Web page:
The Durk Pearson & Sandy Shaw®
Life Extension NewsTM
Volume 12 No. 2 • April 2009

Hydrogen Sulfide as a Mediator of Erection via Corpus Cavernosum Smooth-Muscle Relaxation

We have written before on some of the interesting new findings concerning hydrogen sulfide, another endogenously produced gas (other gases important in physiological signaling include nitric oxide and carbon monoxide). In the case of hydrogen sulfide, it has been found to mediate vascular relaxation. Early work with animals has indicated that hydrogen sulfide facilitates erectile function.1

A new study1 reports further to extend the data to humans. Using human corpus cavernosum (obtained during a surgical procedure), the researchers demonstrate that human penile tissues contain both enzymes required for conversion of L-cysteine to hydrogen sulfide, cystathione beta-synthase (CBS) and cystathione gamma-lyase (CSE). Providing human corpus cavernosum strips with sodium hydrogen sulfide (an exogenous source of hydrogen sulfide) or L-cysteine (converted by CBS and CSE to hydrogen sulfide) caused the strips to relax in a concentration-related manner.

The authors found that an “intracavernous administration of L-cysteine (30 ug per rat) caused a significant increase in intracavernous pressure. Intravenous administration of [the CSE inhibitor] PAG (50 mg/kg. at 30 and 60 minutes significantly reduced L-cysteine-elicited rat penile erections.” The investigators did not examine how much L-cysteine would need to be taken orally to get a similar effect.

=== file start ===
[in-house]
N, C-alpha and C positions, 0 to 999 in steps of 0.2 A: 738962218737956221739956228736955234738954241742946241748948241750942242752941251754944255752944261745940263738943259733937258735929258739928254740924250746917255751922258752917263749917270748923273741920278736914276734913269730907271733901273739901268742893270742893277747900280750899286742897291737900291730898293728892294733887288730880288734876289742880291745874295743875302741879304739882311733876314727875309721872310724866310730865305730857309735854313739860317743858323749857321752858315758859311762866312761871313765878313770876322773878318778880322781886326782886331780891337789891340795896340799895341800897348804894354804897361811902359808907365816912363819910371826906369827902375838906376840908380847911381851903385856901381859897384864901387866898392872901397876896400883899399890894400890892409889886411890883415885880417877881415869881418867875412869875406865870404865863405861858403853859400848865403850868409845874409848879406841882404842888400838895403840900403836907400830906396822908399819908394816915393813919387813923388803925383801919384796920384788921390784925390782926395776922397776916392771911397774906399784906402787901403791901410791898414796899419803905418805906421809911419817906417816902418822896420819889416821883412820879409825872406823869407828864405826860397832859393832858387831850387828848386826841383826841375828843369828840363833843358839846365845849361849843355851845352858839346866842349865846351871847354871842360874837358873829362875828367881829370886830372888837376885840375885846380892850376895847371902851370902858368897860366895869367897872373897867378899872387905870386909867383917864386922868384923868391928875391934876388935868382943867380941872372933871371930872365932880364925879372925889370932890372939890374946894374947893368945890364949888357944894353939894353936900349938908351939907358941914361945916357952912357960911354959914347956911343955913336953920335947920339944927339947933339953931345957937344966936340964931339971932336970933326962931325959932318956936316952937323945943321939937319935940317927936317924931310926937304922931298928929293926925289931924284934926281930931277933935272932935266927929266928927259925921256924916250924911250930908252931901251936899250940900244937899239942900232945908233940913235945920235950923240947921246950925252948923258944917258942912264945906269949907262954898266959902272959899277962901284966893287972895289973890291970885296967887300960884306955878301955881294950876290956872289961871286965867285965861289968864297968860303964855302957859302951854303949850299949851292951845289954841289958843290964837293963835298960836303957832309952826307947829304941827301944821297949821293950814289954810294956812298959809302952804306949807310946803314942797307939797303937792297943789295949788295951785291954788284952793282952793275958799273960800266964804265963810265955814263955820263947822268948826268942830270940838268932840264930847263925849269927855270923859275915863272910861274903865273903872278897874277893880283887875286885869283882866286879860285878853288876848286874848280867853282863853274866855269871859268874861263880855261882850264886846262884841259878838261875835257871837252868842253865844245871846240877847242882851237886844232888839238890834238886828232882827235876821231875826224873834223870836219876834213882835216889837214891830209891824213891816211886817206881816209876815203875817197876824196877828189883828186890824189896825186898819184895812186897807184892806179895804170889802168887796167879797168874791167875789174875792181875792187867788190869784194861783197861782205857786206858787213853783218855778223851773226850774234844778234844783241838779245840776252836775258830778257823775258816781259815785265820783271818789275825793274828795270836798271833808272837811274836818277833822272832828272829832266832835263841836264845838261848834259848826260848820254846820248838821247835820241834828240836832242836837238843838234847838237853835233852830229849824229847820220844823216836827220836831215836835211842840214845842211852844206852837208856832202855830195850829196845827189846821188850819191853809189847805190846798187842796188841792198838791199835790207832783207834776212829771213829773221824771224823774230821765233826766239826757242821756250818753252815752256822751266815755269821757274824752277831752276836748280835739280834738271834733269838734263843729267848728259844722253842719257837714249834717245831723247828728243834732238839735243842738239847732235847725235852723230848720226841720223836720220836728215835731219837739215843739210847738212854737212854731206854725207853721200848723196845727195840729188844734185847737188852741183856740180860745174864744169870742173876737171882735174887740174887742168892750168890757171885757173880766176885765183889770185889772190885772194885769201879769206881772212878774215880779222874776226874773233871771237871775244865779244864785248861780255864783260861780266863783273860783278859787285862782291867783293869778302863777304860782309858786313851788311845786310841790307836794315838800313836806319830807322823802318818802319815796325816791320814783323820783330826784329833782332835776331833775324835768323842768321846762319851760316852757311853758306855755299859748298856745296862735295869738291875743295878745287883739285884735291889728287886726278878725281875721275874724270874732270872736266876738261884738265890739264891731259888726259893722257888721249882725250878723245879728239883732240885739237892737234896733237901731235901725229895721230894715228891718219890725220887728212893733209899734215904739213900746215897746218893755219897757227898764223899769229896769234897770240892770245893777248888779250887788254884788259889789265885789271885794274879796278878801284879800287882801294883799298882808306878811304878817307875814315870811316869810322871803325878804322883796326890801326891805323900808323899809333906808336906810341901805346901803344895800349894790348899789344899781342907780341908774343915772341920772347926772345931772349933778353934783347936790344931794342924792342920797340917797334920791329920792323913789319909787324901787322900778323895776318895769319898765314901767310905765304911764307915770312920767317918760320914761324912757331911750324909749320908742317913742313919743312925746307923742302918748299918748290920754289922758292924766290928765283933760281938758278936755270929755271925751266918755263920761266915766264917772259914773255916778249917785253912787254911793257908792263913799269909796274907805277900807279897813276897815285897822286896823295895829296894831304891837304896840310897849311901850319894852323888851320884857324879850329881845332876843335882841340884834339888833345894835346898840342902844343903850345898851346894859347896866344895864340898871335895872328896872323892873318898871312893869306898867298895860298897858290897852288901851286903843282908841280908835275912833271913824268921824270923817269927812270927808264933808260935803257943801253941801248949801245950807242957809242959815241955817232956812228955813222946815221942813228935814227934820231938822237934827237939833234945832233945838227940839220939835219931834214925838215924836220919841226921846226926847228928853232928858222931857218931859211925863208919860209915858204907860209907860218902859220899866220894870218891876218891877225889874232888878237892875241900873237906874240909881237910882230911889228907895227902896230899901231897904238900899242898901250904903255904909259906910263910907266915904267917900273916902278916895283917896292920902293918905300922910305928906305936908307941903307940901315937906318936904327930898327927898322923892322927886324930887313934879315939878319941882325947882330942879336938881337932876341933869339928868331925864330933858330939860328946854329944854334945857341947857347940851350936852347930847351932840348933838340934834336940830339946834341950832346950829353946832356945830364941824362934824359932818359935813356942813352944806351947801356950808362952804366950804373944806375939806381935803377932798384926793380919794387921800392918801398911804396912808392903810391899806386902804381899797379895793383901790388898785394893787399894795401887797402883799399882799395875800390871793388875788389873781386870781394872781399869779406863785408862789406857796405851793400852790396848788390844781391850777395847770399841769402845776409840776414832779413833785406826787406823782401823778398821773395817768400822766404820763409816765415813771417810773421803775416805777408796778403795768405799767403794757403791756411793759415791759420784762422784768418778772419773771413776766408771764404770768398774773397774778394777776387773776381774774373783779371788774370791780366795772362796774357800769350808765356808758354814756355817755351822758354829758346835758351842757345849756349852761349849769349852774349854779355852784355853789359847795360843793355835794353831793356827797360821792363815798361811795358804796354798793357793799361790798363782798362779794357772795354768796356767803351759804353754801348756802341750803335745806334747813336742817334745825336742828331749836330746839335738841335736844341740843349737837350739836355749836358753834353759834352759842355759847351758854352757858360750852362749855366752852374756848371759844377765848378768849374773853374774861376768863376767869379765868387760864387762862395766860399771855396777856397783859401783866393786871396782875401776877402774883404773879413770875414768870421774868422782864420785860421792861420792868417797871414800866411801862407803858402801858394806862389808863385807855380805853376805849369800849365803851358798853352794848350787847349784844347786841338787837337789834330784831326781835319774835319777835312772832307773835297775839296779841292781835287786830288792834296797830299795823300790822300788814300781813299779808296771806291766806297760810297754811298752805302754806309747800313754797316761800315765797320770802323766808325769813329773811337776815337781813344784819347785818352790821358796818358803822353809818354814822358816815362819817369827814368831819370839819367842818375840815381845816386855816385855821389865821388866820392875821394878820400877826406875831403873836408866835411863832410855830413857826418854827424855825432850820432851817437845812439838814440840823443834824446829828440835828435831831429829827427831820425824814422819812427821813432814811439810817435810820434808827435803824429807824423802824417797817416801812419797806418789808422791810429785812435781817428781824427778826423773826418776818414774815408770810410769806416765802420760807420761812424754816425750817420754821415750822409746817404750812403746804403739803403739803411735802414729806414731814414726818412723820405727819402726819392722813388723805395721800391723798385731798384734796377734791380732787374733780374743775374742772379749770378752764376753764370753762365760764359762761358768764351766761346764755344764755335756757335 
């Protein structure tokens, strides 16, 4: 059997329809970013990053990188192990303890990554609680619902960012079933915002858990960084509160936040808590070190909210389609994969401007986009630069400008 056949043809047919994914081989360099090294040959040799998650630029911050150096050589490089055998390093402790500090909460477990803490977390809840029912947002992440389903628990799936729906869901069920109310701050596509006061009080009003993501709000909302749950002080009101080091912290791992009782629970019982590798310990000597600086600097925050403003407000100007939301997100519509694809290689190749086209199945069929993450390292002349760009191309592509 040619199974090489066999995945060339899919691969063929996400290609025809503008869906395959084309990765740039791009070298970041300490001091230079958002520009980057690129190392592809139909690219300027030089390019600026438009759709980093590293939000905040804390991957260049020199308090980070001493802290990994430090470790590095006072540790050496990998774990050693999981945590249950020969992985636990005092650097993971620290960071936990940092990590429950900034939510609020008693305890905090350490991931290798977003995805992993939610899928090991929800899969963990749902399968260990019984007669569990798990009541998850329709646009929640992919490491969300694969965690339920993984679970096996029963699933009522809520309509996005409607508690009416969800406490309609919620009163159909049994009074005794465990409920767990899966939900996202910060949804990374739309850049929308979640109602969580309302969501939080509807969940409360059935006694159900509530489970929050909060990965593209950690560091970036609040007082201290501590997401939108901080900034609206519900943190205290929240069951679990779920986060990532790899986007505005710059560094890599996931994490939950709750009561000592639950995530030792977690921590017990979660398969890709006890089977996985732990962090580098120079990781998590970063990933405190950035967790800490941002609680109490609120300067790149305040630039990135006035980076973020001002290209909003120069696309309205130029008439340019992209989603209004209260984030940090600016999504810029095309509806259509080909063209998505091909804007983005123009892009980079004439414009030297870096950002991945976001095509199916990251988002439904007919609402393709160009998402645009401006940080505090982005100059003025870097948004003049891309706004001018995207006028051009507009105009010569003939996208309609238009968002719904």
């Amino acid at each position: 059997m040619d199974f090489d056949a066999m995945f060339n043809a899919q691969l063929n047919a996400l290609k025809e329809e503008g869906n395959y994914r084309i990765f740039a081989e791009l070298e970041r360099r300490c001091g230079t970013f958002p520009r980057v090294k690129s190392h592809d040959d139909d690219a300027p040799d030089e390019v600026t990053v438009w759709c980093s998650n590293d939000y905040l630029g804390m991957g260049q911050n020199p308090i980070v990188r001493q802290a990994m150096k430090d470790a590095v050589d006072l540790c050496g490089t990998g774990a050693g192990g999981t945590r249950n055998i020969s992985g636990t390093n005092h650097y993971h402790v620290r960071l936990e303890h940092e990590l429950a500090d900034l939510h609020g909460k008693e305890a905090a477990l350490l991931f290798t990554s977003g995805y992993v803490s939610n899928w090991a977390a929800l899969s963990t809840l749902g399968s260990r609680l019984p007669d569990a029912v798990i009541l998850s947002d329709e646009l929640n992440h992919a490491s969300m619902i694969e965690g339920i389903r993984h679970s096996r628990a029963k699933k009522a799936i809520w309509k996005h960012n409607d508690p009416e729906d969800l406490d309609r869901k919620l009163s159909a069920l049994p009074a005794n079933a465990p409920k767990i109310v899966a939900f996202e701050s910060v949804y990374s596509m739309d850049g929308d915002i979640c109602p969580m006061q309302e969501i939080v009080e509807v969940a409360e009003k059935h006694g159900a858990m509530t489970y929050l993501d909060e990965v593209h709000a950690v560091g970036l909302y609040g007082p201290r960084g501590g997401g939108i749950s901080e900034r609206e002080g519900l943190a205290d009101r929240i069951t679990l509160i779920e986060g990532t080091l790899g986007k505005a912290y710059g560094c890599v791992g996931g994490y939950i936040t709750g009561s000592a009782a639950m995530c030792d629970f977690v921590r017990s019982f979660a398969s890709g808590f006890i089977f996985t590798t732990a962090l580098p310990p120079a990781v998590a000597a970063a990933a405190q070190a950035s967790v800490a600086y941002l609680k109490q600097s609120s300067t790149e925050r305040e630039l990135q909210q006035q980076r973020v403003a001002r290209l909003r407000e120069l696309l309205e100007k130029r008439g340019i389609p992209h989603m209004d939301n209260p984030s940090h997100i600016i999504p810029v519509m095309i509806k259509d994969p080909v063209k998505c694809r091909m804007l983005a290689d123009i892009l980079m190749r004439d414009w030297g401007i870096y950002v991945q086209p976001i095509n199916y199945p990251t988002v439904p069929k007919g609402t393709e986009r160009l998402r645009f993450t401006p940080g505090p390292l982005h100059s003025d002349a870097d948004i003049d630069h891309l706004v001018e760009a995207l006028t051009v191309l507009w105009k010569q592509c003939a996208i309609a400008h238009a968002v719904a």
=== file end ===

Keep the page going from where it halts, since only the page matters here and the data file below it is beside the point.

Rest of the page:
As the authors note, “[t]o what extent this pathway complements the L-Arg/NO signaling pathway in promoting erectile function is presently unknown.”

If you take a cysteine supplement, be sure to take 2–3 times as much vitamin C as cysteine to help prevent the formation of cystine stones. Eggs are a good food source of cysteine; each egg contains about 250 mg. We supplement our diet with the cysteine in Root Food™.


  1. d’Emmanuele di Villa Bianca et al. Hydrogen sulfide as a mediator of human corpus cavernosum smooth-muscle relaxation. Proc Natl Acad Sci USA 106(11):4513-8 (2009).

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